Study objective: This study was designed to investigate the extent of clinical muscle dysfunction in stable patients with COPD who were attending an out-patient pulmonary clinic compared with that of age-matched control subjects without COPD.
Design and subjects: Respiratory muscle and hand grip strength, steady-state O2 kinetics, and body composition were measured in 32 patients with COPD (19 women) [mean (± SD) FEV1, 38 ± 11% predicted] and 36 age-matched control subjects (13 women).
Results: Measurements of handgrip force (mean, 97 ± 32% vs 106 ± 26% predicted, respectively), maximal expiratory pressure (mean, 57 ± 33% vs 61 ± 22% predicted, respectively), steady-state O2 kinetics (mean τ, 72 ± 34 s vs 78 ± 37 s, respectively) and steady-state CO2 kinetics (mean τ, 77 ± 38 s vs 65 ± 32 s, respectively) at submaximal exercise were similar in patients and control subjects. All the subjects, except for one female COPD patient, had a normal fat-free mass index (FFMI), although on average the FFMI was lower in male patients (19.8 ± 2.8) than in male control subjects (23.0 ± 2.8; p < 0.01).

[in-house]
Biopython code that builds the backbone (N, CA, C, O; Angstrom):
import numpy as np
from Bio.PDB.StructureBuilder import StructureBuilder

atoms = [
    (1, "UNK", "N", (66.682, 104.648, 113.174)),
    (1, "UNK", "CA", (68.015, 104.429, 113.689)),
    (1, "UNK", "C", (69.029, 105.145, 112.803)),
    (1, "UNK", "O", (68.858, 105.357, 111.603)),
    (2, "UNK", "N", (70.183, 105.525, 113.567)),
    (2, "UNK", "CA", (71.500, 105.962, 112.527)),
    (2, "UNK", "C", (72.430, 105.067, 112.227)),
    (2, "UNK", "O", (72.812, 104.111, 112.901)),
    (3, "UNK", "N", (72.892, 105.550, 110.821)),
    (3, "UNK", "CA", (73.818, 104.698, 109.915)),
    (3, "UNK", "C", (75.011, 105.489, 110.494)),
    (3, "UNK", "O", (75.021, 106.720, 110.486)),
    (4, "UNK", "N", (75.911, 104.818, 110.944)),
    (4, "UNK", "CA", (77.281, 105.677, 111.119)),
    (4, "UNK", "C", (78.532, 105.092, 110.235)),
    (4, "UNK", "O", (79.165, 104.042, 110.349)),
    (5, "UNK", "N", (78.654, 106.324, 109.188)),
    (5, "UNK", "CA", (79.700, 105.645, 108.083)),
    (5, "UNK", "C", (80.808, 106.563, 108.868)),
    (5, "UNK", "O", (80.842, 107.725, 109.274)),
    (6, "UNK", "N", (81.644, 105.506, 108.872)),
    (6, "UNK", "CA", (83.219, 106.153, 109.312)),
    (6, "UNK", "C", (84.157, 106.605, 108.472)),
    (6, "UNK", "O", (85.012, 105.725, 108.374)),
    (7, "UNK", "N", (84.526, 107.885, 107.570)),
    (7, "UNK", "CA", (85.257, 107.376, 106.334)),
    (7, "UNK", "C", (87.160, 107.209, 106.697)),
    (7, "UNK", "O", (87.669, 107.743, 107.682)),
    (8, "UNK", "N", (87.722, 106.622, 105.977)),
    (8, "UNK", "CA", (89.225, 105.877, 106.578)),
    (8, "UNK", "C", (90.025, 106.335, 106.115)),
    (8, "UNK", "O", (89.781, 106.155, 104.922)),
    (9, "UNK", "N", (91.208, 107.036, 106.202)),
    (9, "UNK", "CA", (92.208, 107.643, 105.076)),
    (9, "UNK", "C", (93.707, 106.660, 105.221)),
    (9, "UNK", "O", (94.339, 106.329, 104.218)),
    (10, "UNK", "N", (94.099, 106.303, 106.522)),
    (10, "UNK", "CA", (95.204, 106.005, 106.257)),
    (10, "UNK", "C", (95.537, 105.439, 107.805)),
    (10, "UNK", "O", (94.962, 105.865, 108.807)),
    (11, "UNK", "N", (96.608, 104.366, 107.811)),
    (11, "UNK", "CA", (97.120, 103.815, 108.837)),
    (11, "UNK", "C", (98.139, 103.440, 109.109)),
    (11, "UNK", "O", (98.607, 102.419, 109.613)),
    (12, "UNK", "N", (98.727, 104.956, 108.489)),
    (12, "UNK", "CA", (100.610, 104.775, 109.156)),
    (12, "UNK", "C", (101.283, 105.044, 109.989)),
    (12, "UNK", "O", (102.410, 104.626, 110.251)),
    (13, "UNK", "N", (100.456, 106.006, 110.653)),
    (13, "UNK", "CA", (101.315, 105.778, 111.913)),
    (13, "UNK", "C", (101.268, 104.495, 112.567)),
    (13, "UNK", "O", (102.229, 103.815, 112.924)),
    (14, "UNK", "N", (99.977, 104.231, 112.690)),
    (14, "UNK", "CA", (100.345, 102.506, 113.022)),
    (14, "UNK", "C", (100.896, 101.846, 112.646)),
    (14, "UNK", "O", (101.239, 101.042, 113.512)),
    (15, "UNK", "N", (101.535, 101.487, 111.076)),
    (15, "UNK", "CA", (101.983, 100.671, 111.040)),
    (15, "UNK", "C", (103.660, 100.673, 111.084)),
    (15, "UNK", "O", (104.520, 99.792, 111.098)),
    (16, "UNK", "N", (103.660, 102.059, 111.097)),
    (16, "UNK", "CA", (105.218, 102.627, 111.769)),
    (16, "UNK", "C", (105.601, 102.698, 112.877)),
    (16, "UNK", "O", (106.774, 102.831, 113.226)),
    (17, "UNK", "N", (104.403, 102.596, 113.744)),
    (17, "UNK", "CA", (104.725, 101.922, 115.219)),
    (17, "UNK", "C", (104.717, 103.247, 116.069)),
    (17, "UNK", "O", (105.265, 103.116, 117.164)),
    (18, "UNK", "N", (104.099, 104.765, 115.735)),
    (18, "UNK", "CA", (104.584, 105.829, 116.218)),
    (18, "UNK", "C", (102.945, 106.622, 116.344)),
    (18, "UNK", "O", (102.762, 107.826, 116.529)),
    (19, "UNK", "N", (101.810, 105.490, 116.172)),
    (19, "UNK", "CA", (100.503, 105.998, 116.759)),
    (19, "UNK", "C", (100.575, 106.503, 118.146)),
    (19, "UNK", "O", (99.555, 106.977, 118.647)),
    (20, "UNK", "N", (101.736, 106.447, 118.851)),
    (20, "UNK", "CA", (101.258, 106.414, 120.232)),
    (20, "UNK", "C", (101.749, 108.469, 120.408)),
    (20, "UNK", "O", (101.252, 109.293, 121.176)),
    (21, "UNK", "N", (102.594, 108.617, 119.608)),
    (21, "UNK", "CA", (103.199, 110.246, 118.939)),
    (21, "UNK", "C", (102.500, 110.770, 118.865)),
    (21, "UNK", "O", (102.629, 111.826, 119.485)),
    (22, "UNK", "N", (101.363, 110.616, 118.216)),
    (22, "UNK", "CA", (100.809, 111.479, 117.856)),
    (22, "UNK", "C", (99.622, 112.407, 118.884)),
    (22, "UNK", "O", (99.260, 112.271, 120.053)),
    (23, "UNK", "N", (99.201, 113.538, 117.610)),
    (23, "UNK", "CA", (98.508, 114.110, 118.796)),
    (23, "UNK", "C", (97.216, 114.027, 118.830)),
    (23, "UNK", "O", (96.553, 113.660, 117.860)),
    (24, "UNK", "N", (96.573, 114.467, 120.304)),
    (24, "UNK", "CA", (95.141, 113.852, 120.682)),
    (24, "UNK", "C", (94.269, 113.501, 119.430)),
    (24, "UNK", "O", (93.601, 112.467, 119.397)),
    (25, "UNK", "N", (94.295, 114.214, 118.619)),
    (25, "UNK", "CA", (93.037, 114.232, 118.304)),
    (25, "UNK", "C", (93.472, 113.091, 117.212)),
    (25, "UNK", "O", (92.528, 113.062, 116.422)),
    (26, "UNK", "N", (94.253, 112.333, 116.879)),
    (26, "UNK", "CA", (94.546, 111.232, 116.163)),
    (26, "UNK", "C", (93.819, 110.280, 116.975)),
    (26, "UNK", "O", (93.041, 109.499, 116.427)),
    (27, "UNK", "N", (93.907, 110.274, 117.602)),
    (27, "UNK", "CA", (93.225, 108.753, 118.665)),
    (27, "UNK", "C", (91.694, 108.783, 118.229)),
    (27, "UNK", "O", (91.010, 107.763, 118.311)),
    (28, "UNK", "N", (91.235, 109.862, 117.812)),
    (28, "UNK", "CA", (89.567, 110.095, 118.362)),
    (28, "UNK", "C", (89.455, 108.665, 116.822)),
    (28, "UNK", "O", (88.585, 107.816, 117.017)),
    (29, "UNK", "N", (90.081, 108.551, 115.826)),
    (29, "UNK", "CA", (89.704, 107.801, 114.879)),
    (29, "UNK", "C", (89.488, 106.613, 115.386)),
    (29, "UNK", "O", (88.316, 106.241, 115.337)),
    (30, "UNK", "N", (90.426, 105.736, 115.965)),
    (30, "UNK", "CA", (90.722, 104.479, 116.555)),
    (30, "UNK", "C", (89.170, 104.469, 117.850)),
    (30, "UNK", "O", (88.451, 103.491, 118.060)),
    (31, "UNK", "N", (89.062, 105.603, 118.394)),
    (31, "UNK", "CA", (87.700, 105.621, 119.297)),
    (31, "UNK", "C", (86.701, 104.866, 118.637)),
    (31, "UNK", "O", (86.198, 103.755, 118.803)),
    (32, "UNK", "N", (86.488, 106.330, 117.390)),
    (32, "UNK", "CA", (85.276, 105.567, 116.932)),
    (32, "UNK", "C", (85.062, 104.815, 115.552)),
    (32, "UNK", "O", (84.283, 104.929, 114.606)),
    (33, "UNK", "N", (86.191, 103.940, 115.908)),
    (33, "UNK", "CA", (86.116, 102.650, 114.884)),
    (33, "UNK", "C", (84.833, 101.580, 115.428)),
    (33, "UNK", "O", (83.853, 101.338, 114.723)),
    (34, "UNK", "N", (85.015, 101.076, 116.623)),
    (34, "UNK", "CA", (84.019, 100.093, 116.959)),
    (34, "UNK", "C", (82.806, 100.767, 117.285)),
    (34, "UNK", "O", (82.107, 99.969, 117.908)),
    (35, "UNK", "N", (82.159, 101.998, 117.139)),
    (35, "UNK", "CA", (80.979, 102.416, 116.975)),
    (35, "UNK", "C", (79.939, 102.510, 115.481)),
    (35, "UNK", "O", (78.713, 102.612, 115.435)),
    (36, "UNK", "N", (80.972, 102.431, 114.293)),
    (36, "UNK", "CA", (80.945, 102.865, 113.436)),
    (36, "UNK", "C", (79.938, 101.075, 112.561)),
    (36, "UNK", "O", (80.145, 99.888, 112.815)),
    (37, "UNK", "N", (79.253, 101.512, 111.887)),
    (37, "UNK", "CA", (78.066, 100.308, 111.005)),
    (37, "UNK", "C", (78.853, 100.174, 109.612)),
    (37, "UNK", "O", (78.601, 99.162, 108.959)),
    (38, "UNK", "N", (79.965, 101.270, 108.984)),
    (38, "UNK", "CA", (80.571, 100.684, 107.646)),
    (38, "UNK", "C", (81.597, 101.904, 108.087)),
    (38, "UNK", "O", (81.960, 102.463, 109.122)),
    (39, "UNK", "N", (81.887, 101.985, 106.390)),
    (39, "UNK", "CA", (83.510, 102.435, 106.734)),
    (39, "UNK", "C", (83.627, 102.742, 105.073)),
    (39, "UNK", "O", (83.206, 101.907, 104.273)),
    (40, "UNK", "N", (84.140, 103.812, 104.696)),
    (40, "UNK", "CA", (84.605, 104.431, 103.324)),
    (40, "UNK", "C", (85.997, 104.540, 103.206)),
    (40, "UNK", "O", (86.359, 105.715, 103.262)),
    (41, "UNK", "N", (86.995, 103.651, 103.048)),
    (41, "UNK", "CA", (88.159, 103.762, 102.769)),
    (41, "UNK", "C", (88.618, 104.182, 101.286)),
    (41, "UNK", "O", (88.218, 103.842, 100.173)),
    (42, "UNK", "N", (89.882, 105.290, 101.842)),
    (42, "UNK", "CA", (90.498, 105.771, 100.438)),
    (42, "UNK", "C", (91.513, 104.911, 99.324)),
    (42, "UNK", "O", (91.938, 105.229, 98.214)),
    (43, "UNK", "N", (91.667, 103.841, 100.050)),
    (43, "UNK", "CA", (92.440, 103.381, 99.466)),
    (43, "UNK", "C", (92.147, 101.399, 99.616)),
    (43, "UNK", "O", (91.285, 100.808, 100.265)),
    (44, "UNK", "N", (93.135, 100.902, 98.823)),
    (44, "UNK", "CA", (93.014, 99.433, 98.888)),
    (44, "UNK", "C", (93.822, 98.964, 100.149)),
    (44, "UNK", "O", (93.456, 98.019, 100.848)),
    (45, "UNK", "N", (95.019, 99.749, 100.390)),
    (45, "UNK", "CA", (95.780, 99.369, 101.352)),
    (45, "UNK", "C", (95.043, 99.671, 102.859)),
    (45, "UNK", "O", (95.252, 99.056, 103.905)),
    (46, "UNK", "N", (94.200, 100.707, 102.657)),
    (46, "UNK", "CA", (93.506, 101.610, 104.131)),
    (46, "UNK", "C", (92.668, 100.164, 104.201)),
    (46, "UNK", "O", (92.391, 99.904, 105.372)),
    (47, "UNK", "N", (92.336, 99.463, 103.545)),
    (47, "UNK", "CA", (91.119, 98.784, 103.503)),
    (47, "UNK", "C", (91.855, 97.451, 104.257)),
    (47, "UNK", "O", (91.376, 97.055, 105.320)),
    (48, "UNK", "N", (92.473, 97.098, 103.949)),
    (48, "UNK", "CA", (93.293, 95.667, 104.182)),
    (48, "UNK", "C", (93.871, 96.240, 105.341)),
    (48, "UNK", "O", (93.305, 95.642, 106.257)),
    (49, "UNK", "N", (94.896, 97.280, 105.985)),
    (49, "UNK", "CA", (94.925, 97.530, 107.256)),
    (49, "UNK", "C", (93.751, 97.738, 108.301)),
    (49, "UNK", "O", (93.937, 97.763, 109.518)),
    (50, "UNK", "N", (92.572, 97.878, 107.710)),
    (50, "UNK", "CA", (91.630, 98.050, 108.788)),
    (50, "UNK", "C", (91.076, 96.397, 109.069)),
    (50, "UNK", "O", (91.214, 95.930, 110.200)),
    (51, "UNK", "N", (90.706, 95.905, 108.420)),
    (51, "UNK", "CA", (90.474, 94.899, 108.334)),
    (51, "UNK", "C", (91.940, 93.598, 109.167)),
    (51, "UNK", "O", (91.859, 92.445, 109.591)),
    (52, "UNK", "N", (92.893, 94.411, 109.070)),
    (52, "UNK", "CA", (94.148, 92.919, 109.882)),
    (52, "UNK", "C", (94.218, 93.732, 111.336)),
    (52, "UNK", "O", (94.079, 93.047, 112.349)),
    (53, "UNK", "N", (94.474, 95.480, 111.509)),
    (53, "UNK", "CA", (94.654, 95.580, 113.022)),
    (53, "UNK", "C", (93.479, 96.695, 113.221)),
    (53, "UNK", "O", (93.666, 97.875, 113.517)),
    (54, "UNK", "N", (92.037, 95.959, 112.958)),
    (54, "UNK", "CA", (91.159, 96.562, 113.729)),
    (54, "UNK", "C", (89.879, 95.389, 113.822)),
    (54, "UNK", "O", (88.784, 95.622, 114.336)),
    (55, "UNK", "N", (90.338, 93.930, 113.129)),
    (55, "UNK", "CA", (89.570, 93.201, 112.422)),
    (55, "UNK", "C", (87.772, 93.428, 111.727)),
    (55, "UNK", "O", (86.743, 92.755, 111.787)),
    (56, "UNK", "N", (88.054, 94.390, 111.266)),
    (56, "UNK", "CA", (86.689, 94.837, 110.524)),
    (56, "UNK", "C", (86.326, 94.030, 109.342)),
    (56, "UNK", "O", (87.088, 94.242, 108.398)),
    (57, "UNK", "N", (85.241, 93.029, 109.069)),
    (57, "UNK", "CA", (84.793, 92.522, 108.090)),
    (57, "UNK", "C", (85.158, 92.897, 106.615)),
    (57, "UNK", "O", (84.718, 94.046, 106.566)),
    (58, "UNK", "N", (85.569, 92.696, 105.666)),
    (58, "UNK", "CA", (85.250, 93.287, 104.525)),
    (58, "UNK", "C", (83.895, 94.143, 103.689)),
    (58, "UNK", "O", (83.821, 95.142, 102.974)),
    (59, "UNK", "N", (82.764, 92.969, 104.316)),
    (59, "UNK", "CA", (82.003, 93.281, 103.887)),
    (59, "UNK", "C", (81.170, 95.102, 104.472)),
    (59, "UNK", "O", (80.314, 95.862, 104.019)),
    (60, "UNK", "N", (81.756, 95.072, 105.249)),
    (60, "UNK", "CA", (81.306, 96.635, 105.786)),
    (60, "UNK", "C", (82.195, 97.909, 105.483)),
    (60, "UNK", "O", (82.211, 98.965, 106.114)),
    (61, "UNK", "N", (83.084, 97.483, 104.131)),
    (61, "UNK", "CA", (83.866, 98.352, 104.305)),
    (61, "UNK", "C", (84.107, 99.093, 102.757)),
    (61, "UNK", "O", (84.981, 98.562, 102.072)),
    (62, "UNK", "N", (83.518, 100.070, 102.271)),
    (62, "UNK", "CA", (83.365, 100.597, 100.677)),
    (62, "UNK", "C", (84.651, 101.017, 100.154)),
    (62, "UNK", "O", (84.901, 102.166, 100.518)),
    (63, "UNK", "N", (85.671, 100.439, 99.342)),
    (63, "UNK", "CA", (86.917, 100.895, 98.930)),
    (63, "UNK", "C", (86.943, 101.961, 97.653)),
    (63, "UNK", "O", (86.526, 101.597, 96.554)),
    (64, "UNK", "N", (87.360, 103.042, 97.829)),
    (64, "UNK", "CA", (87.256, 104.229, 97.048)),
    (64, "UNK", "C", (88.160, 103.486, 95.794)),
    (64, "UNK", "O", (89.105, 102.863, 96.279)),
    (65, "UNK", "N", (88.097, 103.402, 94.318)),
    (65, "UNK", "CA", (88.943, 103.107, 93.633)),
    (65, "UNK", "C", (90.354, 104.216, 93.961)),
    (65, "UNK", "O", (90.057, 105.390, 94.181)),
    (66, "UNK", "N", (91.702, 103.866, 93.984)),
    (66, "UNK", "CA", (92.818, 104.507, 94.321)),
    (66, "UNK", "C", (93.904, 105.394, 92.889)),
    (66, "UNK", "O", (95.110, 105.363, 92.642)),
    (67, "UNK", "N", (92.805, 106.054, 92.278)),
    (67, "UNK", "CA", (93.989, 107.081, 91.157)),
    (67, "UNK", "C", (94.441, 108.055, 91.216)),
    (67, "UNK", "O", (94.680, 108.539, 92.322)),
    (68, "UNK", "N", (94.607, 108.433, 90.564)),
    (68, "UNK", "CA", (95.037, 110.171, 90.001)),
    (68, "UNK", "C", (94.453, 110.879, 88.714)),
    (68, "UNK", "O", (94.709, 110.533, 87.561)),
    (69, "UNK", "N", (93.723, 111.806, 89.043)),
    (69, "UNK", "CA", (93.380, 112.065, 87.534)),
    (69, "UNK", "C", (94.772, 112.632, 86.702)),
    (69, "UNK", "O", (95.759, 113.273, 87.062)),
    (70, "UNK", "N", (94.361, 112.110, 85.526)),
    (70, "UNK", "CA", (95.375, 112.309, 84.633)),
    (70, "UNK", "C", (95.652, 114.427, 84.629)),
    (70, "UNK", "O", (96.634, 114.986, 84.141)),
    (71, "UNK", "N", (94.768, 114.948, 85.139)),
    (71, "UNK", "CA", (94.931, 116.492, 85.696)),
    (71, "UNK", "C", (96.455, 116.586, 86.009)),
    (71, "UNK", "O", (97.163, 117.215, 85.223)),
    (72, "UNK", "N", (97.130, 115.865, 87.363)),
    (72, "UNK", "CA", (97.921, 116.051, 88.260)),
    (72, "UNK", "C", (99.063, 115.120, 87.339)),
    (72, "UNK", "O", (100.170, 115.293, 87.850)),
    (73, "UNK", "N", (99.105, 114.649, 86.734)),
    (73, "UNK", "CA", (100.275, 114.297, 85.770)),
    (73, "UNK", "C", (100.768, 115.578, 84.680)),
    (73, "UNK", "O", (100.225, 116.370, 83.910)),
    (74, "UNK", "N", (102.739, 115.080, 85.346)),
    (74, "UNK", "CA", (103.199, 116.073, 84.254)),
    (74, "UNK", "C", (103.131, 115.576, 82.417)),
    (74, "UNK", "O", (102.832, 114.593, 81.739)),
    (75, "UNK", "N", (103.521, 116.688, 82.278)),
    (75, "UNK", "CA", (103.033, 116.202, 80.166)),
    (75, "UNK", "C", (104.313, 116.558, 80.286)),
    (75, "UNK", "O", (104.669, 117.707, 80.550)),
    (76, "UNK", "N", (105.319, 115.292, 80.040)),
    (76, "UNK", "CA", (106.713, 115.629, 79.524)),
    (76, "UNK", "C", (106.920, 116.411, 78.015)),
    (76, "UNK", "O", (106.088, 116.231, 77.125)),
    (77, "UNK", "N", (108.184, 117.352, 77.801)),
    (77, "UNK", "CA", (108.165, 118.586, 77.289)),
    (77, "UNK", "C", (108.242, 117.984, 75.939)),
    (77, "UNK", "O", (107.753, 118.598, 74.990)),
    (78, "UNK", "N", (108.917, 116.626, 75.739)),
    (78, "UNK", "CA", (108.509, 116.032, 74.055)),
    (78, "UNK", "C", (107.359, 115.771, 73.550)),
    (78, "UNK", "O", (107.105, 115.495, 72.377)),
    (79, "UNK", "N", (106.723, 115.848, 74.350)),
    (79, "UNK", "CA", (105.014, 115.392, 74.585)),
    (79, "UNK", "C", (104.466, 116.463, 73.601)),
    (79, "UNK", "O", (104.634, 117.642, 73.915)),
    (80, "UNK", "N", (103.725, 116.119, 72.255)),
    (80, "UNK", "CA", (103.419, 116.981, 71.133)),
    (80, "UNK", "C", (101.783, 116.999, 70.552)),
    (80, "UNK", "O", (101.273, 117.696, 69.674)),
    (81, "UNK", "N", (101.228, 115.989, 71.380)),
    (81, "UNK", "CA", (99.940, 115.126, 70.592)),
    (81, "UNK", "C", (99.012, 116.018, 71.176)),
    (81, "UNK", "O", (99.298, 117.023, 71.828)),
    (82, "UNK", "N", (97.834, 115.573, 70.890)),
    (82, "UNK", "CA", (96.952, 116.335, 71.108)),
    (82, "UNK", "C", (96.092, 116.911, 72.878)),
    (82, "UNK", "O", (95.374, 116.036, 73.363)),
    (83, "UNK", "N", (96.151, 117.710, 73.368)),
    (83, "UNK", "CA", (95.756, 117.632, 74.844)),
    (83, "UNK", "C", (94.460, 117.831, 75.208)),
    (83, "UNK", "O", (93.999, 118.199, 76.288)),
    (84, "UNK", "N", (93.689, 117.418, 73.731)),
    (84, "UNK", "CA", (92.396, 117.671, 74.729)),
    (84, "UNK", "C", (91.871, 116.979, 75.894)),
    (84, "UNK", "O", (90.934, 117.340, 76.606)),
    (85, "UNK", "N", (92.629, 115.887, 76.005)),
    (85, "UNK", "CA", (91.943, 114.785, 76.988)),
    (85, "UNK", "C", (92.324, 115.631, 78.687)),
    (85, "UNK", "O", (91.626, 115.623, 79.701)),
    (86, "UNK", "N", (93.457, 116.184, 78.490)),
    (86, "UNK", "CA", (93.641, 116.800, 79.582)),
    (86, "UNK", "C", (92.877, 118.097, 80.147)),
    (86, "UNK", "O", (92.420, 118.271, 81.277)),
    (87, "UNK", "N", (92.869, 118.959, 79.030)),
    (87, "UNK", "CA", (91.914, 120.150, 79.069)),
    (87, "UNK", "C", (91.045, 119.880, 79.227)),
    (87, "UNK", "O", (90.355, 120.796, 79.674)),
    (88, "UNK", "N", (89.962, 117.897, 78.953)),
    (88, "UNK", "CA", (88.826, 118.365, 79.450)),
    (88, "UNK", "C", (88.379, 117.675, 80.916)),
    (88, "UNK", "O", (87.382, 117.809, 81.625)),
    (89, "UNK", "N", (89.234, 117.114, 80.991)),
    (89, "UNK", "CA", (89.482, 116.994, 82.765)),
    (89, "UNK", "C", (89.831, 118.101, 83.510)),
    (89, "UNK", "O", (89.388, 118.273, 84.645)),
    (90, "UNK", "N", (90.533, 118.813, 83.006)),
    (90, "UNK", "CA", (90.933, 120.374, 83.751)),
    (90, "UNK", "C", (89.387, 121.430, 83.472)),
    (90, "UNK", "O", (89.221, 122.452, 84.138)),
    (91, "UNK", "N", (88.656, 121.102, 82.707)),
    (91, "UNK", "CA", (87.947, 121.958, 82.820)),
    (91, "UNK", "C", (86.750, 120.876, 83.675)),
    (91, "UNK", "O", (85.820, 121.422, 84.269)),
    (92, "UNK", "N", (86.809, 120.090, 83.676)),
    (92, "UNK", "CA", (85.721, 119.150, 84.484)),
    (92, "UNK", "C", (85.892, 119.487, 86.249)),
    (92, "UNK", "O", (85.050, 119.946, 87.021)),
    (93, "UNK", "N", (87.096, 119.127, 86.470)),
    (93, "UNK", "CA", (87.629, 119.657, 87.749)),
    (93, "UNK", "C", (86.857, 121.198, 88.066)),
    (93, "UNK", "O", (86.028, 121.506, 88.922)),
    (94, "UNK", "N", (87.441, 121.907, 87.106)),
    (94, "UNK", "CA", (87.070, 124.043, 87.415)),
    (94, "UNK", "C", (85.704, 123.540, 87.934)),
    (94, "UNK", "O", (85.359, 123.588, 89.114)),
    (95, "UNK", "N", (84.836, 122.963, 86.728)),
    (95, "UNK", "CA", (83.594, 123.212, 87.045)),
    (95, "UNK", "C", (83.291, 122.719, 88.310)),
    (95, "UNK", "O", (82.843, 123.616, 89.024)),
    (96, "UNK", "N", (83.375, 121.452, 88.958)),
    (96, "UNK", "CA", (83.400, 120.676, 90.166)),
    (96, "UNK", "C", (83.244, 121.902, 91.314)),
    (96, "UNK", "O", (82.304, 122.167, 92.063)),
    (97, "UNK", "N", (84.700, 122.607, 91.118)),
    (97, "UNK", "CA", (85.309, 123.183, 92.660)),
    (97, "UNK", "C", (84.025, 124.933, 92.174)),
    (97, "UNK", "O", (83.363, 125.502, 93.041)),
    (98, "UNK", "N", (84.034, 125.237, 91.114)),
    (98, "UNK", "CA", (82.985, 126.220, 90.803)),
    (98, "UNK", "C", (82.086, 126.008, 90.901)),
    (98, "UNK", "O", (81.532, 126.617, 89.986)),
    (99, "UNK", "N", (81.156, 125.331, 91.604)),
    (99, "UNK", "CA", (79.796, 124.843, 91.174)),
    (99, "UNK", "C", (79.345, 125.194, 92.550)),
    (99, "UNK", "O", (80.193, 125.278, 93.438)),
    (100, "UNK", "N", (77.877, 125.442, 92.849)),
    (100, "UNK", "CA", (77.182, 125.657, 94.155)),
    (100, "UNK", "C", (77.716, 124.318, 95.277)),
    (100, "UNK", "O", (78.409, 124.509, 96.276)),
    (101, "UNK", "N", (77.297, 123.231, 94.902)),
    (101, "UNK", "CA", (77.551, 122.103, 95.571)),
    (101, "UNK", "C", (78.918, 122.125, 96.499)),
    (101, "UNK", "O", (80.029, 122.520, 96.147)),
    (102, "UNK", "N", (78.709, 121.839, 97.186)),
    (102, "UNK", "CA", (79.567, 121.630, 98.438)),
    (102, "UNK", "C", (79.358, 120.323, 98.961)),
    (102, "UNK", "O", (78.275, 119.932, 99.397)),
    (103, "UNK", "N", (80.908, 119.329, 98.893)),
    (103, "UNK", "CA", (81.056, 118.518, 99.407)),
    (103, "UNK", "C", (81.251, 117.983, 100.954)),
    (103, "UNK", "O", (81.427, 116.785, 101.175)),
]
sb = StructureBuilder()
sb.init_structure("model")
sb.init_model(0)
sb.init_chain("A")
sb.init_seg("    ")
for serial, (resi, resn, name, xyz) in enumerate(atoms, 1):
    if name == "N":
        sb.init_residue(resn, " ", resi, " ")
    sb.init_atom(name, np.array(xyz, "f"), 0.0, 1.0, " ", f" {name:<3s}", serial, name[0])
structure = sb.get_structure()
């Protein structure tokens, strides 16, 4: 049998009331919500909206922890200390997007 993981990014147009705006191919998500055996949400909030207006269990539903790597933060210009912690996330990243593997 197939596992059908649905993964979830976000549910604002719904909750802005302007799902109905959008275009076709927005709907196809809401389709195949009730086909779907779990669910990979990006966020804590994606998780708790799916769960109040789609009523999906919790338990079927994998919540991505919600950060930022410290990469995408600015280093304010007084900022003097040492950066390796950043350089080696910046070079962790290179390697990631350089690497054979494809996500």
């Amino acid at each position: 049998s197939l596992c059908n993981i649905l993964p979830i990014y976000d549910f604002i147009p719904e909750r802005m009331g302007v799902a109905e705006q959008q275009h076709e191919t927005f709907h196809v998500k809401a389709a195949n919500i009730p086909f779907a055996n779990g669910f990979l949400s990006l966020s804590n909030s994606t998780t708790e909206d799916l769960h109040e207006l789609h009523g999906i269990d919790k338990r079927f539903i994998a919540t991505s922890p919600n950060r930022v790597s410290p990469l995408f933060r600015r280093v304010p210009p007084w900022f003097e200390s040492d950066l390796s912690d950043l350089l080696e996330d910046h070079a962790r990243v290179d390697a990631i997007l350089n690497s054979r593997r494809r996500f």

Conclusions: In patients with COPD who were attending a regular outpatient pulmonary clinic, there was no evidence of reduced upper extremity and expiratory muscle strength or prolonged O2 and CO2 kinetics during isowork submaximal cardiopulmonary exercise compared to healthy, age-matched control subjects. Also, a normal body composition was found in nearly all COPD patients. This argues against the existence of a clinically significant systemic myopathy in most stable patients with severe COPD and normal FFMI.